WHAT 'S ON THE NEWS?

 

By Kimberly Denney
SPECIAL TO THE SUN-SENTINEL
 

The sound of steel drums wafted outside the auditorium of Plantation's Volunteer Park, where children were playing and laughing.
"If you close your eyes, it almost feels like you could be on a beach in the Caribbean, "said Julie Katz of Pompano Beach. That mood set the stage for last month's"Caribbean Night 2001," sponsored by the Caribbean american National 
Foundation of Florida.

Cleopatra Mills, who brought her family with her from Pembroke Pines, enjoyed the entertainment. "I heard about the event through a friend, and wanted to support the cause, " she said.

The foundation focuses on cultural learning forums and civic awareness, specifically Caribbean issues, as well as teen pregnancy prevention, drug and alcohol abuse counseling and AIDS awareness.
And it was a true community effort. Tanya Ragbeer of Southwest Ranches works for Bank United, one of the event's sponsors. She knew her co-worker Eddy Martinez of Lauderhill, was part of a duo called A Touch of Steel, and asked him to play the steel drums for the event. Eddy said he was more than happy to lend his talents, as well as those of partner Vern Julian, of Coral Springs.

 

While the steel drums played, people sat around the many tables socializing with each other while children practiced dance routines. After a Caribbean-style dinner of jerk chicken, rice and peas, cabbage vegetable and festival - a type of fritter/dumpling - it was time for more entertainment. young Jamaicans took the stage, singing, dancing and performing acrobatics to the cheers of the audience.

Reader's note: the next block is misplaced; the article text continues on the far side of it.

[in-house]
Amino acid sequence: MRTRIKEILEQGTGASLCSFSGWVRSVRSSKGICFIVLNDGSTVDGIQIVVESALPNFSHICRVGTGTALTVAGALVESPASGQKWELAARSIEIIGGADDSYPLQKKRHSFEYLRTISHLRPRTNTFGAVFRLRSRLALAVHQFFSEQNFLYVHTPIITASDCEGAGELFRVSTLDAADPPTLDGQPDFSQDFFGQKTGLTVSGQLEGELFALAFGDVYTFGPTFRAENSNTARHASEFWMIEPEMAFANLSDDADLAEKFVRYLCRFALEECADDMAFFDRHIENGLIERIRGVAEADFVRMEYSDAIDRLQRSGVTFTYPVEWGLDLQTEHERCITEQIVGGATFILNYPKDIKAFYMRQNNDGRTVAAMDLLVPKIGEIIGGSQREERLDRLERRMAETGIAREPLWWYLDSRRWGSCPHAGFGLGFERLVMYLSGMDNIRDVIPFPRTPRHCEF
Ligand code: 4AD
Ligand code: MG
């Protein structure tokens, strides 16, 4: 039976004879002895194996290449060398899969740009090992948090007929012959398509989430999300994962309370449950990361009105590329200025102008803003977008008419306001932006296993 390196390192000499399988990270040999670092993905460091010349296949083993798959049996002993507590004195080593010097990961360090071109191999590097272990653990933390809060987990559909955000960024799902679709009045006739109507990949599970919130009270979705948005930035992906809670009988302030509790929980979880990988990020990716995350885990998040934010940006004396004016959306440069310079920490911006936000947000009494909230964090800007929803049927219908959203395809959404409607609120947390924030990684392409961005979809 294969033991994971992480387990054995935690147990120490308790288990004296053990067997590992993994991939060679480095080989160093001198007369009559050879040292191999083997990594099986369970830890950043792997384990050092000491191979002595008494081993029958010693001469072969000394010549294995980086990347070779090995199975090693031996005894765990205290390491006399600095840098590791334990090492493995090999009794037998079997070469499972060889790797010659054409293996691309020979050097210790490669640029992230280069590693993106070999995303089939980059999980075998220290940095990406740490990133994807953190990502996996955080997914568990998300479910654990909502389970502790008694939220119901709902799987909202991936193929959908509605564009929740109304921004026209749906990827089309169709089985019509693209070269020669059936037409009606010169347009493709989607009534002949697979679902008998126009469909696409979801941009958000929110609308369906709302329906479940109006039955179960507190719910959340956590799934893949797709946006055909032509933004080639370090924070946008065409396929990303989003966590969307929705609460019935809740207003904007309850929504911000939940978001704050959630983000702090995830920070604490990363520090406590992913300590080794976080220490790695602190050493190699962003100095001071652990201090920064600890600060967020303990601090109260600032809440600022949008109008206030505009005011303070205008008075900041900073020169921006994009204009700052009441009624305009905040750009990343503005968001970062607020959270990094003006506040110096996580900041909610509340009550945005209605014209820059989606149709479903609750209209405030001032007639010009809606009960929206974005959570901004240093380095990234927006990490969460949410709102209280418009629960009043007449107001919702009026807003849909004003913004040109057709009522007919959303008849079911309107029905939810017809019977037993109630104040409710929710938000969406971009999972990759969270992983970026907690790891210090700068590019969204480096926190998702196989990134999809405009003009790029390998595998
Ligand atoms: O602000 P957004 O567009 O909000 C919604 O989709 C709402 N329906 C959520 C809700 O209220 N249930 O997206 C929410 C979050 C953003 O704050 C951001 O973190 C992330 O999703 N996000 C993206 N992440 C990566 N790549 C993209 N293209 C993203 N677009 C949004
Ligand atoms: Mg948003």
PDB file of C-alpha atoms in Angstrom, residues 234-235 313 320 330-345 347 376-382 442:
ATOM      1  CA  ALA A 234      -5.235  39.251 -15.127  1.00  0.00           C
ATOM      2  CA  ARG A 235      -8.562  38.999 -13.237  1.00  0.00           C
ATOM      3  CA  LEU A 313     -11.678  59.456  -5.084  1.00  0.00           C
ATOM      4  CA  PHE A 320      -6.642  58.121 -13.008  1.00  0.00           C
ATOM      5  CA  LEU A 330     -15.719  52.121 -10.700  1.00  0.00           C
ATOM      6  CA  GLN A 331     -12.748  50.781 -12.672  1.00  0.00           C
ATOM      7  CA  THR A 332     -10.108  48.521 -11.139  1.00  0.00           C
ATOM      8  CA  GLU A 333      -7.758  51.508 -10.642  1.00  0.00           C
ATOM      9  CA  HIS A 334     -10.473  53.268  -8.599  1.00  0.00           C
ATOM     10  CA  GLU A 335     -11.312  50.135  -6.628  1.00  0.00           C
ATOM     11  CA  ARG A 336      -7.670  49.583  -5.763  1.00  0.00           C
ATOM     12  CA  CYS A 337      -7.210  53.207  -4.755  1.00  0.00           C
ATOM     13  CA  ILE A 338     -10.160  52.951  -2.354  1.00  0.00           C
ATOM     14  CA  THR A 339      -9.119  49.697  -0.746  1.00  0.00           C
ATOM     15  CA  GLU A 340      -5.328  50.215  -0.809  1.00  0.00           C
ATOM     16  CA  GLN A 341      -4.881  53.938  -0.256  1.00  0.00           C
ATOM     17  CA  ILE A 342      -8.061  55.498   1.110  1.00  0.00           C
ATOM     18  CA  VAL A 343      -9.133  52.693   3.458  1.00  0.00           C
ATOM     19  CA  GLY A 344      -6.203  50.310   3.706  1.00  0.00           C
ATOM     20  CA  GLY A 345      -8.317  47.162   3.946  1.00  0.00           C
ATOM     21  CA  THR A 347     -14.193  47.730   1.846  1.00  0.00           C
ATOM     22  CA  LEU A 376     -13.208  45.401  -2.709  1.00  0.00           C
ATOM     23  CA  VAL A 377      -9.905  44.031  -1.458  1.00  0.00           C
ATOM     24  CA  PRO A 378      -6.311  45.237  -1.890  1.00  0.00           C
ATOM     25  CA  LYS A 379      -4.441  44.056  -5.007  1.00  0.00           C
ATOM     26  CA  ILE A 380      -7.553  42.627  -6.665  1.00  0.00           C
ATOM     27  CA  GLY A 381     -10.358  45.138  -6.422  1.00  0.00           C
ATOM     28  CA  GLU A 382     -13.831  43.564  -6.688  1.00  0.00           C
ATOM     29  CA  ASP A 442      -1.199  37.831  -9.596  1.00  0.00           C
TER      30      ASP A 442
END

Britney Miller, 10, Jasmine Joan, 5, and Kay-Ann Hermitt, 10, all friends from Fort Lauderdale, couldn't wait to get onstage. "We perform around once a week, " Britney said. "It's fun because sometimes you get to make up your own moves."

The Jerk Machine, a Caribbean restaurant with locations throughout Broward and Miami-Dade counties, including Sunrise and Fort Lauderdale, donated almost all the food.
"This is a nonprofit organization, and we like what they're trying to do," said area manager and catering coordinator Deanna Allen. "We like to give back to the community, and when we do, it's usually in the form of food."

Ragbeer was there because she wanted to expose her three children, Tatiana, 13, Natassjia, 5, and Katrina, 2, to Caribbean culture.

"I come from Jamaica, and I want my kids to see what type of community is all about, from the dancing to the music to the sense of family," she said. "I have support the foundation because of what they are trying to do for children."

That was also the attraction for Plantation City Councilwoman Diane Veltri Bendekovic.
"I'm an ex-ar-risk teacher, and I've seen firsthand the adjustment problems kids have when their families have moved from another country," Veltri Bendekovic said. "I know how this club fosters children. It's too bad every ethnic group doesn't do this."

Eric Myers of Davie, attorney for the Caribbean American National Foundation, lent a hand at the door: "What they're doing for the kids, that's why I got involved," Myers said. "What's good is they've got kids from the Caribbean community being mentored by adults from the same community."

Jimmy Gordon, president of the foundation, said the night was a success, with more 300 people in attendance. He was especially happy to be approached by a few professionals who wanted to become mentors. 
"Next year we want to expand on a large scale outdoors with bands, booth, food and more cultural organizations represented," Gordon said. "We've done banquet dinners and gospel concerts in the past, but this was our first festival. We just want to keep growing and getting the word out." .

 

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